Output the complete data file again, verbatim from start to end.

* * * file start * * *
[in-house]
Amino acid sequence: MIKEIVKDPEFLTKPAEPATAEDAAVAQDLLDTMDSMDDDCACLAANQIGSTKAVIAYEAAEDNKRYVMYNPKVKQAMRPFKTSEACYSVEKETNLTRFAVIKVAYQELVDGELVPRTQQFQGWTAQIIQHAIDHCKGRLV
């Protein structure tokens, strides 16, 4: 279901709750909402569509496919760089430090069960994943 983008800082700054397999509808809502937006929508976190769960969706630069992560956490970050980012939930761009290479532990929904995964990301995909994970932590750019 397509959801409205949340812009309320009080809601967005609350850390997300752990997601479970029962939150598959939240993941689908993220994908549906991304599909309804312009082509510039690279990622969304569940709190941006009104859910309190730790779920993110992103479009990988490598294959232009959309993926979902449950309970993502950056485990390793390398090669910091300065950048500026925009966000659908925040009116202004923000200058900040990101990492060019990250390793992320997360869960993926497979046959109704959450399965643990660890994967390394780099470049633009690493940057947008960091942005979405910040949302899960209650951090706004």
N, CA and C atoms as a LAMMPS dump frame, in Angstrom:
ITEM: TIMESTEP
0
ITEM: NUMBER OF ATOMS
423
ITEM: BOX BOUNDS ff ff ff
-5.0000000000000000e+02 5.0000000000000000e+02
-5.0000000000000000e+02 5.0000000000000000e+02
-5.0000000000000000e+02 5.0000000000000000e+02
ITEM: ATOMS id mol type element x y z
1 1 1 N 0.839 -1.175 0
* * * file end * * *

[in-house]
Amino acid sequence: MIKEIVKDPEFLTKPAEPATAEDAAVAQDLLDTMDSMDDDCACLAANQIGSTKAVIAYEAAEDNKRYVMYNPKVKQAMRPFKTSEACYSVEKETNLTRFAVIKVAYQELVDGELVPRTQQFQGWTAQIIQHAIDHCKGRLV
């Protein structure tokens, strides 16, 4: 279901709750909402569509496919760089430090069960994943 983008800082700054397999509808809502937006929508976190769960969706630069992560956490970050980012939930761009290479532990929904995964990301995909994970932590750019 397509959801409205949340812009309320009080809601967005609350850390997300752990997601479970029962939150598959939240993941689908993220994908549906991304599909309804312009082509510039690279990622969304569940709190941006009104859910309190730790779920993110992103479009990988490598294959232009959309993926979902449950309970993502950056485990390793390398090669910091300065950048500026925009966000659908925040009116202004923000200058900040990101990492060019990250390793992320997360869960993926497979046959109704959450399965643990660890994967390394780099470049633009690493940057947008960091942005979405910040949302899960209650951090706004």
N, CA and C atoms as a LAMMPS dump frame, in Angstrom:
ITEM: TIMESTEP
0
ITEM: NUMBER OF ATOMS
423
ITEM: BOX BOUNDS ff ff ff
-5.0000000000000000e+02 5.0000000000000000e+02
-5.0000000000000000e+02 5.0000000000000000e+02
-5.0000000000000000e+02 5.0000000000000000e+02
ITEM: ATOMS id mol type element x y z
1 1 1 N 0.839 -1.175 0